The Witcher

This past week I’ve been playing The Witcher, an RPG by CD Projekt Red using the Aurora Engine (the one Bioware used for Neverwinter Nights, Knights of the Old Republic, etc.). The Witcher is based off a series of short stories and novels by Polish author Andrzej Sapkowski set in a wartorn grim fantasy world. Witchers are a clan of superhumans devoted to destroying monsters and evil. I had heard, however, that there was a lot of moral ambiguity in the game, which made me interested enough to download the demo. From what I saw in the demo, I was impressed enough to buy a copy.

The Witcher screenshot

As an aside, once I got the full version, I quickly discovered that the onerous copy protection scheme was not compatible with my system until I uninstalled virtual drive software that I use so I don’t have to swap DVDs/CDs around all the time. That was a pain because I have a bunch of ISOs on my system that I am now unable to mount. (heheh, I said “mount”)

Anyway, I saw from the demo that The Witcher had promise, but the demo wasn’t super polished. After the intro tutorial but before the whole intro story could play out, the demo jumped over to another chapter of the game, presumably so that I could suss out the leveling/XP system and get a feel for how the game works.

This jump was rather disorienting. The cutscene after the jump was poorly put together and didn’t make any sense. I saw some kid named Alvin and a woman flee towards a walled town to escape some hellhounds. The kid made it in the walls before the guards shut the gate, but the woman didn’t. Then came a cut where Geralt (me) was being asked by some other woman named Shani to save the outside woman before she’s mauled. (How the hell did I get there? Who the hell is this woman Shani? Why are we just standing out in the street?) But then when the game gave me back control of Geralt, the scenario changed such that the hellhounds were now in the town walls and I was fighting them alongside the guards. Woman stuck outside promptly forgotten. Once the fight was over, Alvin’s lying on the ground writhing in pain while I calmly talked with Shani and went through her conversation tree. (“Shut up kid, can’t you see some adults are talking here?”)

So, I figured the full version of the game probably filled in the gaps of the story. Well, it didn’t. I still think that cutscene, which starts off Chapter 1, was confusing as hell.

The Witcher dialog

The game overall, though, is good. There are indeed many different decisions to make in the game about which path to follow, who to side with, etc. none of which are easily mapped as good or evil. I wish more games were like this. Force me to think about what I care about. The Bioware games let players choose between Light or Dark (KotOR), Open Hand or Closed Fist (Jade Empire), and Up or Down (Mass Effect :p ). It’s pretty clear which choices are which. The Witcher presents two different factions both using variously questionable means to reach their ends. By trying to do “good” does one end up a pawn for the greater “evil?” Interesting situation. Meanwhile, the player also has to ask “are monsters judged by their natural appearance or should Geralt go after humans who behave as monsters and leave the scrupulous vampires and ghouls alone?”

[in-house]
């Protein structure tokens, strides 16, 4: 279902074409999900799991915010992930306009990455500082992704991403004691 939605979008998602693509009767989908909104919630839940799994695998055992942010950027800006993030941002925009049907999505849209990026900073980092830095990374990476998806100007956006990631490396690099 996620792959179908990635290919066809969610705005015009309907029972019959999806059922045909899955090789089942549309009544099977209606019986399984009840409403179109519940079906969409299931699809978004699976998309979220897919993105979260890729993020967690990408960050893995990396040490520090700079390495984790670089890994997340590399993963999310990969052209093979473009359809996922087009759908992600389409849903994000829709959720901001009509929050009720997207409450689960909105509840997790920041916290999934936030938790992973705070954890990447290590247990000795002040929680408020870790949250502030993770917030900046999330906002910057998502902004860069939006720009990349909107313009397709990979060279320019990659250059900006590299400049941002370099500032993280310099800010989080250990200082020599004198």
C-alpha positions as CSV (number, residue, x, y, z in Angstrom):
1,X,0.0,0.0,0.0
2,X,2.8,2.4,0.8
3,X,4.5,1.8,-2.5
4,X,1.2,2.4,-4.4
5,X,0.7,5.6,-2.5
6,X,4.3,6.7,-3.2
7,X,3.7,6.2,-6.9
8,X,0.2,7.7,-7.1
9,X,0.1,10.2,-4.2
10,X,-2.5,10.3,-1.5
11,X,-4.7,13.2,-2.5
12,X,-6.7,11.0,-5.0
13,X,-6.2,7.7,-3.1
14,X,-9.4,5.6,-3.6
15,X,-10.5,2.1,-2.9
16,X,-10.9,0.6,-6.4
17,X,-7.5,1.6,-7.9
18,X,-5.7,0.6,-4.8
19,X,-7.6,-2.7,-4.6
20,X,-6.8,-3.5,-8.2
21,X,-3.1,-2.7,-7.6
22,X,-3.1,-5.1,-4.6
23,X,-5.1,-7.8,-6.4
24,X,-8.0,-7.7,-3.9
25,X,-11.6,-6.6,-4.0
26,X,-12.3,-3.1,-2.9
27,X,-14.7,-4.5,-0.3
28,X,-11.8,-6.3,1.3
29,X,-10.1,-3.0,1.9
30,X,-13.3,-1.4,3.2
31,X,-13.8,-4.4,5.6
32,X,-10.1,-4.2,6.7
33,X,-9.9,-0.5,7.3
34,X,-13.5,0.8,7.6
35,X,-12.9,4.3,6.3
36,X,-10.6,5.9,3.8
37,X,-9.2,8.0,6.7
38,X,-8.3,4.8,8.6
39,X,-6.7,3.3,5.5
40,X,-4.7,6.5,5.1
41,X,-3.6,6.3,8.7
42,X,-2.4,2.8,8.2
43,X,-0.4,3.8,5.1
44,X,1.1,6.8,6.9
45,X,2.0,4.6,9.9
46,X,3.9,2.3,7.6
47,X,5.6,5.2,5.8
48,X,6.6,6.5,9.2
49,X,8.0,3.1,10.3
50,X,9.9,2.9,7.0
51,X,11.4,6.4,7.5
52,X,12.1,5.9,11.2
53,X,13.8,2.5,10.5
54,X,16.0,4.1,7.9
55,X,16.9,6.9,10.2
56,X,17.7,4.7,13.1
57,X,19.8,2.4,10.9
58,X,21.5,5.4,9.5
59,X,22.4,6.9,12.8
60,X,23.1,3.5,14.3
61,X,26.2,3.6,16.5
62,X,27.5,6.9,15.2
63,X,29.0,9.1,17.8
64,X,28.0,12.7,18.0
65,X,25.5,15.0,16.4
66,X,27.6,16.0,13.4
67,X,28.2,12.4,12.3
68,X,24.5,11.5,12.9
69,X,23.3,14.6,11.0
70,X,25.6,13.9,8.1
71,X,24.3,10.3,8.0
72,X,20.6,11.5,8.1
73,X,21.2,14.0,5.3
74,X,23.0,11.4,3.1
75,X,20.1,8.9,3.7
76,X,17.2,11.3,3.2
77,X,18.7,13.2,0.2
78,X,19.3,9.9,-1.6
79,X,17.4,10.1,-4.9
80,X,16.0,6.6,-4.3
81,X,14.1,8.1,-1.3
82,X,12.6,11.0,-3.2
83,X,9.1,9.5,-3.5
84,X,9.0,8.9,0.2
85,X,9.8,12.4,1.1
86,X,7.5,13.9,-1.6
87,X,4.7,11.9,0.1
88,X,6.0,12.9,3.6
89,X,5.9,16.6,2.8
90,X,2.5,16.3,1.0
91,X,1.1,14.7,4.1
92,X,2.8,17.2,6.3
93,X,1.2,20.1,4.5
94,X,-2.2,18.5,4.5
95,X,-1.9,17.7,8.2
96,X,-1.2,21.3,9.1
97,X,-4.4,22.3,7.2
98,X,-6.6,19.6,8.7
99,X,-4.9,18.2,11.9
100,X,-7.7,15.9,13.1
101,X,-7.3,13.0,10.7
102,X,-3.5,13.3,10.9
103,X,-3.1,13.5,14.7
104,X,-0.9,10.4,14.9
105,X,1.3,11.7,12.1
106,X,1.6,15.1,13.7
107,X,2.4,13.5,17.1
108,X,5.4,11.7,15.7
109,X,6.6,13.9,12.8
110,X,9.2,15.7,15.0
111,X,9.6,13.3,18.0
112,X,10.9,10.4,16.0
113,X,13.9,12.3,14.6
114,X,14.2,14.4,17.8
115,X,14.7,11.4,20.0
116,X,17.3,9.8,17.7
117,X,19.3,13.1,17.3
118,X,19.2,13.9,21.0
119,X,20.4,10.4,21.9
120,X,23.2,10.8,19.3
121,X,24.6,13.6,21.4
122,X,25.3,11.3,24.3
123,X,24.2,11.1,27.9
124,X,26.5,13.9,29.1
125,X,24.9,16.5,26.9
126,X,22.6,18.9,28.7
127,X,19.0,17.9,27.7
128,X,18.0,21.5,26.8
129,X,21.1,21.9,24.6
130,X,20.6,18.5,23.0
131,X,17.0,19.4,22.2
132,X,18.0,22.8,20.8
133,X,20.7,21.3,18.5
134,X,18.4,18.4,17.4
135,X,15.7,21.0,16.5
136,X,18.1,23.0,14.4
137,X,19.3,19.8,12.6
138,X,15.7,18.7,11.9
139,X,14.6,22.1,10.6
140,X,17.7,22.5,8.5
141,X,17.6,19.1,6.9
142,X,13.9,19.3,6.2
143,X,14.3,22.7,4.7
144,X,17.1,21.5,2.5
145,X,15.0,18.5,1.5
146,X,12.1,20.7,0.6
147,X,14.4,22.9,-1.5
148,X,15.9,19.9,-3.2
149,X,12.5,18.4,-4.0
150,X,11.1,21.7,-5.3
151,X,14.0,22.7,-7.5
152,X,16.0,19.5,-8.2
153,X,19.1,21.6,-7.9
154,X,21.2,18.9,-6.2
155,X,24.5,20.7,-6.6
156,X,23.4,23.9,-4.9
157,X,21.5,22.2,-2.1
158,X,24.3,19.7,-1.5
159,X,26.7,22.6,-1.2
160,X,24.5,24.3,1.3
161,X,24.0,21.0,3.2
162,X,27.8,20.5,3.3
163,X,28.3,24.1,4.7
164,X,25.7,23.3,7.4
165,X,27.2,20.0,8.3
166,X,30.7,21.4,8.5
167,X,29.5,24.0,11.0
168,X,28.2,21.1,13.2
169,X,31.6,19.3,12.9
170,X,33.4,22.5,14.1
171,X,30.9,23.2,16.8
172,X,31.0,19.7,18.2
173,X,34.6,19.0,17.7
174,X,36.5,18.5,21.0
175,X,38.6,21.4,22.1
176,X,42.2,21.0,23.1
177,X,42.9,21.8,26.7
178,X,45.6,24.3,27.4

What’s ironic maybe is that while choices are morally ambiguous, almost everything involves combat and death. What’s missing that the Bioware games have are persuasive kinds resolutions to problems. No Charisma or Intelligence modifiers to dialog trees in The Witcher. Also, unlike Fallout, Arcanum, Deus Ex, etc. there’s no sneaking about in The Witcher either. Everything is resolved by the point of a blade.

The Witcher character sheet

On another note, there’s a few mini-games at work, too. Similar to Knights of the Old Republic’s Pazaak card game, The Witcher has a poker dice game built-in. There’s also a fist fighting game (parallel to KotOR’s pod racing I guess). And finally, there’s this odd card collecting game where Geralt tries to sleep with as many women NPCs as possible, receiving a card in the game’s journal as a token of his conquest. You can read more about the different mini-games on the spoiler page of The Witcher’s Wikia wiki.

The Witcher poker dice

Overall, I think the shortcomings (some weak cutscenes, completely stupid poker dice AI, wretched copy protection, periodic crashes, and some gaping holes in the story) are far outweighed by The Witcher’s strong points. The story is engrossing even if some of the loose-ends don’t get tied up at the end. Some of the cutscenes are pretty good (inconsistency is bad though!). The plot twist at the end rivals that of Knights of the Old Republic. This is one of those games where I think about what’s happened, what I caused to happen, for a while after finishing the game. It lingers like a good book or movie.

The Witcher is a perfect example of the kind of agency good computer games can provide players. I did that. I had an effect on the world. I can’t say the same about World of Warcraft, which is precisely why my true passion has always been single-player games. Makes me wonder if I should be writing about them more. Later perhaps. After the dissertation.

One thought on “The Witcher”

Leave a Reply